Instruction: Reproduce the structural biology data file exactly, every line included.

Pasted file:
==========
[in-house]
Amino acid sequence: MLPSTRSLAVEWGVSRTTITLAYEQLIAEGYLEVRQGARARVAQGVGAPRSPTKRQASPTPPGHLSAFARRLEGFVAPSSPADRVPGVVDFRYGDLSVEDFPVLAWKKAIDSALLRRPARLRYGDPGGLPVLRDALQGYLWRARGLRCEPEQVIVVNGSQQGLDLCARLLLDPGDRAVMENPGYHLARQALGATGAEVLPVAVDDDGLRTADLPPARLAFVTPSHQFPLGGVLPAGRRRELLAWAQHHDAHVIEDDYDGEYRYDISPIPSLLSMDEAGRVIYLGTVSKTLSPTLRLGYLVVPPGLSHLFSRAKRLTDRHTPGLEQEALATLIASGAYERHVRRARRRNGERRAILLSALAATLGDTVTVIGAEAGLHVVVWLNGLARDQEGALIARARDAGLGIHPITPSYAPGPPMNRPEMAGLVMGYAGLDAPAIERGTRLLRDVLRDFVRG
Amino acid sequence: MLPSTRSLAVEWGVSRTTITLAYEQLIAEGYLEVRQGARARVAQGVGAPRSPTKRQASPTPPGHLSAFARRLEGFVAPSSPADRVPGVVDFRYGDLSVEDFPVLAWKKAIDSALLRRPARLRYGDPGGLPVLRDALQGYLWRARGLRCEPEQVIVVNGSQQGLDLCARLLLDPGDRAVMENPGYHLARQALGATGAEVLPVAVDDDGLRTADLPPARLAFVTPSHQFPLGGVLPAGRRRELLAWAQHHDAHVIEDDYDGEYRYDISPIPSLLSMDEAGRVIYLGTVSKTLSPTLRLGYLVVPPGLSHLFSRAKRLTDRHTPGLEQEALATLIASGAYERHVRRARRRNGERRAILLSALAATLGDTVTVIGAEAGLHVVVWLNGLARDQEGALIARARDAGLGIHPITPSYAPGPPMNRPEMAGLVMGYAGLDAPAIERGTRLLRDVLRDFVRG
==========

[in-house]
Amino acid sequence: MLPSTRSLAVEWGVSRTTITLAYEQLIAEGYLEVRQGARARVAQGVGAPRSPTKRQASPTPPGHLSAFARRLEGFVAPSSPADRVPGVVDFRYGDLSVEDFPVLAWKKAIDSALLRRPARLRYGDPGGLPVLRDALQGYLWRARGLRCEPEQVIVVNGSQQGLDLCARLLLDPGDRAVMENPGYHLARQALGATGAEVLPVAVDDDGLRTADLPPARLAFVTPSHQFPLGGVLPAGRRRELLAWAQHHDAHVIEDDYDGEYRYDISPIPSLLSMDEAGRVIYLGTVSKTLSPTLRLGYLVVPPGLSHLFSRAKRLTDRHTPGLEQEALATLIASGAYERHVRRARRRNGERRAILLSALAATLGDTVTVIGAEAGLHVVVWLNGLARDQEGALIARARDAGLGIHPITPSYAPGPPMNRPEMAGLVMGYAGLDAPAIERGTRLLRDVLRDFVRG
Amino acid sequence: MLPSTRSLAVEWGVSRTTITLAYEQLIAEGYLEVRQGARARVAQGVGAPRSPTKRQASPTPPGHLSAFARRLEGFVAPSSPADRVPGVVDFRYGDLSVEDFPVLAWKKAIDSALLRRPARLRYGDPGGLPVLRDALQGYLWRARGLRCEPEQVIVVNGSQQGLDLCARLLLDPGDRAVMENPGYHLARQALGATGAEVLPVAVDDDGLRTADLPPARLAFVTPSHQFPLGGVLPAGRRRELLAWAQHHDAHVIEDDYDGEYRYDISPIPSLLSMDEAGRVIYLGTVSKTLSPTLRLGYLVVPPGLSHLFSRAKRLTDRHTPGLEQEALATLIASGAYERHVRRARRRNGERRAILLSALAATLGDTVTVIGAEAGLHVVVWLNGLARDQEGALIARARDAGLGIHPITPSYAPGPPMNRPEMAGLVMGYAGLDAPAIERGTRLLRDVLRDFVRG